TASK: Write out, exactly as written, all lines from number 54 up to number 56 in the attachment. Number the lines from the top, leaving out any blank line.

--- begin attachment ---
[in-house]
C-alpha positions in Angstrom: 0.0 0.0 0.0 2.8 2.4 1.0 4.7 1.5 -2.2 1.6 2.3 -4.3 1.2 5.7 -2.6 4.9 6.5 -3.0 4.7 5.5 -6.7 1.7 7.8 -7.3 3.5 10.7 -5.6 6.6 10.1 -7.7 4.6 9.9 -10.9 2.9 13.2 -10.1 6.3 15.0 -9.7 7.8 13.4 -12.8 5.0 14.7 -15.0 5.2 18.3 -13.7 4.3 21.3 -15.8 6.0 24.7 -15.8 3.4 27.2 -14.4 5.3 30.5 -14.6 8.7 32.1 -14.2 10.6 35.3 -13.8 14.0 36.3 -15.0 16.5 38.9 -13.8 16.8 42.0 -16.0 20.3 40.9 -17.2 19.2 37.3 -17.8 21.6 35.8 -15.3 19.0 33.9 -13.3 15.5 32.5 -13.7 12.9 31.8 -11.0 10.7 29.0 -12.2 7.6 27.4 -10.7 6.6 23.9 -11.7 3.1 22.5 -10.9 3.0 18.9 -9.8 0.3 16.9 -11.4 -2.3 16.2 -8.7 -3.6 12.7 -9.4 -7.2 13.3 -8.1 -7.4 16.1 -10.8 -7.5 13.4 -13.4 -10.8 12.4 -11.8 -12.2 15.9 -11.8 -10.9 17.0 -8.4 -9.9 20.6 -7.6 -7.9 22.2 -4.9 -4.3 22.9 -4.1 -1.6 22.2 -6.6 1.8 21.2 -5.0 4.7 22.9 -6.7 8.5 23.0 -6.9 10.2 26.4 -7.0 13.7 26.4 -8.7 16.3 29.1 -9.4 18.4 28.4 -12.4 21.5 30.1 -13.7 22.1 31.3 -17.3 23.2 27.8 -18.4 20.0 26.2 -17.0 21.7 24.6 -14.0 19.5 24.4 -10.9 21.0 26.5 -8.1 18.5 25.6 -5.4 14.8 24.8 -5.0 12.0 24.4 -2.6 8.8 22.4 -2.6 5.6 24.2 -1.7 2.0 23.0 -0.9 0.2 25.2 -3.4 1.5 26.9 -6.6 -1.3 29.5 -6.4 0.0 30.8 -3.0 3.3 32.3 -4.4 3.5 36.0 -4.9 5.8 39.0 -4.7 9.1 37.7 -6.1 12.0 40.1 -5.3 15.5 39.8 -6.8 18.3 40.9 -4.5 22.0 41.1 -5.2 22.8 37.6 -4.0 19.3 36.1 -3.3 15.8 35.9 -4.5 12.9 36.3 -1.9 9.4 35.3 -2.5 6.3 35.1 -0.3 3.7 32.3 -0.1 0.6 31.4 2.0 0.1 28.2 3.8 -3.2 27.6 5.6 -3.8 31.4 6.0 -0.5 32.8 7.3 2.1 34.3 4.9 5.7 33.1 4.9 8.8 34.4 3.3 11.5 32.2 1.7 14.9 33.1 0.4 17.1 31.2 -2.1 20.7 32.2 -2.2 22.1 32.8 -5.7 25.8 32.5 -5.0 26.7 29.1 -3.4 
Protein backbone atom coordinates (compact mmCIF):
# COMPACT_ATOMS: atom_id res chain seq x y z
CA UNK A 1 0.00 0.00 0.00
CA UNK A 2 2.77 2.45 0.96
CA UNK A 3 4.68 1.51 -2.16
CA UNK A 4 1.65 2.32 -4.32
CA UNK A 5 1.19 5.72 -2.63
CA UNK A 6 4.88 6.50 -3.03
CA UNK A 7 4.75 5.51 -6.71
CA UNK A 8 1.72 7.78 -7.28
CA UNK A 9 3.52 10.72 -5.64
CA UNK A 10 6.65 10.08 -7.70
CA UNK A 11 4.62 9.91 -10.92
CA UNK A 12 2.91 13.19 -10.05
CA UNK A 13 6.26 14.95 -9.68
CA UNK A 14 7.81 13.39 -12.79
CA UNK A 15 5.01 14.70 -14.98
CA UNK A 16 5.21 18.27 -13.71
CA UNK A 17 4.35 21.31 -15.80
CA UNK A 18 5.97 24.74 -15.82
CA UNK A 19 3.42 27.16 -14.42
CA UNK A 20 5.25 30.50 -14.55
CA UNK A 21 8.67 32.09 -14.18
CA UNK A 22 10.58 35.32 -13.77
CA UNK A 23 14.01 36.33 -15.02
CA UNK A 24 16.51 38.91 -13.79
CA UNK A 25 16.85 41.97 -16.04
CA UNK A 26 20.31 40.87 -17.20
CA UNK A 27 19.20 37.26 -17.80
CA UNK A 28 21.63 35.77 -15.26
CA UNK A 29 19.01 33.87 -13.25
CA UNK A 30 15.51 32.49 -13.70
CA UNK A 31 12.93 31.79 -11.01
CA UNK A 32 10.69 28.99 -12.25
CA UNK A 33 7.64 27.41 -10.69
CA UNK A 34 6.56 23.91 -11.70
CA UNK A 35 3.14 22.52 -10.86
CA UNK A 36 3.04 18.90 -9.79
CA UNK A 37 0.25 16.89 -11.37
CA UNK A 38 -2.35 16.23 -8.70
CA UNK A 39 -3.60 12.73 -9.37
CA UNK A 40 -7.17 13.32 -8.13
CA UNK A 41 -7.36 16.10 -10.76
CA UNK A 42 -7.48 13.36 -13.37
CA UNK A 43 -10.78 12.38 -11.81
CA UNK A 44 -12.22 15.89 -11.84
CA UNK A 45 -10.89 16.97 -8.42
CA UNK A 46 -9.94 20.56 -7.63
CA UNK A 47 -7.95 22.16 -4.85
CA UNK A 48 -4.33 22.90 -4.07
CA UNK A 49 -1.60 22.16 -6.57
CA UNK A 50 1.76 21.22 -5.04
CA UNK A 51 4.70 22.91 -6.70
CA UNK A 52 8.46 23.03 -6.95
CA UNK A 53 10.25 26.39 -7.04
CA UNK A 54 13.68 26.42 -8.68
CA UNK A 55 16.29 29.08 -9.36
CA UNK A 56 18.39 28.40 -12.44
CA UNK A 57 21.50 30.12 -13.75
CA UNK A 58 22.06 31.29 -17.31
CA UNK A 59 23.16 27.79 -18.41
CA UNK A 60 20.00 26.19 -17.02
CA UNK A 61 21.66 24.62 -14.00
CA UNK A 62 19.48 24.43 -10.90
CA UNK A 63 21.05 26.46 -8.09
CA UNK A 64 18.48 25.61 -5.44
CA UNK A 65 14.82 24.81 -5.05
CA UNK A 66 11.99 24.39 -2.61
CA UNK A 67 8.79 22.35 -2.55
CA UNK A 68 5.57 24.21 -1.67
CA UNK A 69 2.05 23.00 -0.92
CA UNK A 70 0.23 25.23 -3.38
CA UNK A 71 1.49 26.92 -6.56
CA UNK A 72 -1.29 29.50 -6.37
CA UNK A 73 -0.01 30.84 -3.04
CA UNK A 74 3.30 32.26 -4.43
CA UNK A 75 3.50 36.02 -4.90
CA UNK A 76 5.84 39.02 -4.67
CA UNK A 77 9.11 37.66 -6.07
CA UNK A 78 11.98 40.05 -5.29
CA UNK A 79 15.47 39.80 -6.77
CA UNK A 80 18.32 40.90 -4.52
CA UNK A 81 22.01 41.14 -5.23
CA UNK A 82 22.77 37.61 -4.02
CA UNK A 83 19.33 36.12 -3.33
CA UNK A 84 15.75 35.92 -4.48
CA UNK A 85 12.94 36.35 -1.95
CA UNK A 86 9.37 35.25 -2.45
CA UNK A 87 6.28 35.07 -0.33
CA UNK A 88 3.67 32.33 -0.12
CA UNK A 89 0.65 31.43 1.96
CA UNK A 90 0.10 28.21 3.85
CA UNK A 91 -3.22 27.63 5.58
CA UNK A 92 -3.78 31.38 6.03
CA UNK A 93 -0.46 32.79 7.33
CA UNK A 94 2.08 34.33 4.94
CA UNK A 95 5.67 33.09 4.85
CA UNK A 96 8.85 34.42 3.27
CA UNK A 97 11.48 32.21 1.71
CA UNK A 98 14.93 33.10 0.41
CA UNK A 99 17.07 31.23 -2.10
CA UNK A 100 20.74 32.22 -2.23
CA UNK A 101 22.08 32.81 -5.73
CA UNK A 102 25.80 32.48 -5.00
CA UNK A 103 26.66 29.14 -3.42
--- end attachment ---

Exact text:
CA UNK A 50 1.76 21.22 -5.04
CA UNK A 51 4.70 22.91 -6.70
CA UNK A 52 8.46 23.03 -6.95